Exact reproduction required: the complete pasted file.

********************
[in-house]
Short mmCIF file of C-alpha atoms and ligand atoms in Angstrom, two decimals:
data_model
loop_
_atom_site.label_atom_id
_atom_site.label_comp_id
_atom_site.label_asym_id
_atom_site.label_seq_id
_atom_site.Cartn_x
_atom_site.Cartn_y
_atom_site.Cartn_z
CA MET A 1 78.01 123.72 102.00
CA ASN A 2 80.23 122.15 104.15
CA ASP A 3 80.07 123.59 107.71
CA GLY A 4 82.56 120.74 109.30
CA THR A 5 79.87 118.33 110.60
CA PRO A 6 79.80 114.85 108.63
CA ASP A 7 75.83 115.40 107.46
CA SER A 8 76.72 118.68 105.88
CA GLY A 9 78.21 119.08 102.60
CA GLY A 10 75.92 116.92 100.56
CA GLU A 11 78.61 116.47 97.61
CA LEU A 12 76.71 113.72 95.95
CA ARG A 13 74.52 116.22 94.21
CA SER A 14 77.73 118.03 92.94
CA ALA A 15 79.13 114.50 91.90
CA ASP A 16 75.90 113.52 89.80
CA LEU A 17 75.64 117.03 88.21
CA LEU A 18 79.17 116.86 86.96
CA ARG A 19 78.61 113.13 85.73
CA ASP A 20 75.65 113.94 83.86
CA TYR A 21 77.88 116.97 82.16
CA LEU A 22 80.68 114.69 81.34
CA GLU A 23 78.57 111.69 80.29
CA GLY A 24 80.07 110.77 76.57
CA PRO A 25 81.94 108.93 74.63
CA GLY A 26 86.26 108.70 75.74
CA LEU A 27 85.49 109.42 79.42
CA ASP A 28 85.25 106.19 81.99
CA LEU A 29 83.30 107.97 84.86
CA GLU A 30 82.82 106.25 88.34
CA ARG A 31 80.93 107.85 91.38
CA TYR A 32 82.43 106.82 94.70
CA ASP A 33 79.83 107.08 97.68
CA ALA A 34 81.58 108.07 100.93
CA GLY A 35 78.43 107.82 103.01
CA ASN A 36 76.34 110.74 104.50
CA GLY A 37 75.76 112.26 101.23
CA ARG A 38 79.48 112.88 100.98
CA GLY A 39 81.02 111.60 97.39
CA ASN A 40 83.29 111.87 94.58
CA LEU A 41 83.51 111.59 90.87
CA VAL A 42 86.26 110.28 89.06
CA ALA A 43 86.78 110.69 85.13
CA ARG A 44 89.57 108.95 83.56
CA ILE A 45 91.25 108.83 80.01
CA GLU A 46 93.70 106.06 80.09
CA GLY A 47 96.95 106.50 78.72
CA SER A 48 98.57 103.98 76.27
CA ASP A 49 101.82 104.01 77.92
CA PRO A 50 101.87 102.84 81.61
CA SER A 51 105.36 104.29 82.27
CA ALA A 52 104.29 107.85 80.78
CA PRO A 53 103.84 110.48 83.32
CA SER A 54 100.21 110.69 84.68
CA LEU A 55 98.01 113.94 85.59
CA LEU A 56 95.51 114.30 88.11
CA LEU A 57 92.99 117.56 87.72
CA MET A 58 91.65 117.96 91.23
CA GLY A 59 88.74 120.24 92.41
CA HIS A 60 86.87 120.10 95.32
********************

[in-house]
Short mmCIF file of C-alpha atoms and ligand atoms in Angstrom, two decimals:
data_model
loop_
_atom_site.label_atom_id
_atom_site.label_comp_id
_atom_site.label_asym_id
_atom_site.label_seq_id
_atom_site.Cartn_x
_atom_site.Cartn_y
_atom_site.Cartn_z
CA MET A 1 78.01 123.72 102.00
CA ASN A 2 80.23 122.15 104.15
CA ASP A 3 80.07 123.59 107.71
CA GLY A 4 82.56 120.74 109.30
CA THR A 5 79.87 118.33 110.60
CA PRO A 6 79.80 114.85 108.63
CA ASP A 7 75.83 115.40 107.46
CA SER A 8 76.72 118.68 105.88
CA GLY A 9 78.21 119.08 102.60
CA GLY A 10 75.92 116.92 100.56
CA GLU A 11 78.61 116.47 97.61
CA LEU A 12 76.71 113.72 95.95
CA ARG A 13 74.52 116.22 94.21
CA SER A 14 77.73 118.03 92.94
CA ALA A 15 79.13 114.50 91.90
CA ASP A 16 75.90 113.52 89.80
CA LEU A 17 75.64 117.03 88.21
CA LEU A 18 79.17 116.86 86.96
CA ARG A 19 78.61 113.13 85.73
CA ASP A 20 75.65 113.94 83.86
CA TYR A 21 77.88 116.97 82.16
CA LEU A 22 80.68 114.69 81.34
CA GLU A 23 78.57 111.69 80.29
CA GLY A 24 80.07 110.77 76.57
CA PRO A 25 81.94 108.93 74.63
CA GLY A 26 86.26 108.70 75.74
CA LEU A 27 85.49 109.42 79.42
CA ASP A 28 85.25 106.19 81.99
CA LEU A 29 83.30 107.97 84.86
CA GLU A 30 82.82 106.25 88.34
CA ARG A 31 80.93 107.85 91.38
CA TYR A 32 82.43 106.82 94.70
CA ASP A 33 79.83 107.08 97.68
CA ALA A 34 81.58 108.07 100.93
CA GLY A 35 78.43 107.82 103.01
CA ASN A 36 76.34 110.74 104.50
CA GLY A 37 75.76 112.26 101.23
CA ARG A 38 79.48 112.88 100.98
CA GLY A 39 81.02 111.60 97.39
CA ASN A 40 83.29 111.87 94.58
CA LEU A 41 83.51 111.59 90.87
CA VAL A 42 86.26 110.28 89.06
CA ALA A 43 86.78 110.69 85.13
CA ARG A 44 89.57 108.95 83.56
CA ILE A 45 91.25 108.83 80.01
CA GLU A 46 93.70 106.06 80.09
CA GLY A 47 96.95 106.50 78.72
CA SER A 48 98.57 103.98 76.27
CA ASP A 49 101.82 104.01 77.92
CA PRO A 50 101.87 102.84 81.61
CA SER A 51 105.36 104.29 82.27
CA ALA A 52 104.29 107.85 80.78
CA PRO A 53 103.84 110.48 83.32
CA SER A 54 100.21 110.69 84.68
CA LEU A 55 98.01 113.94 85.59
CA LEU A 56 95.51 114.30 88.11
CA LEU A 57 92.99 117.56 87.72
CA MET A 58 91.65 117.96 91.23
CA GLY A 59 88.74 120.24 92.41
CA HIS A 60 86.87 120.10 95.32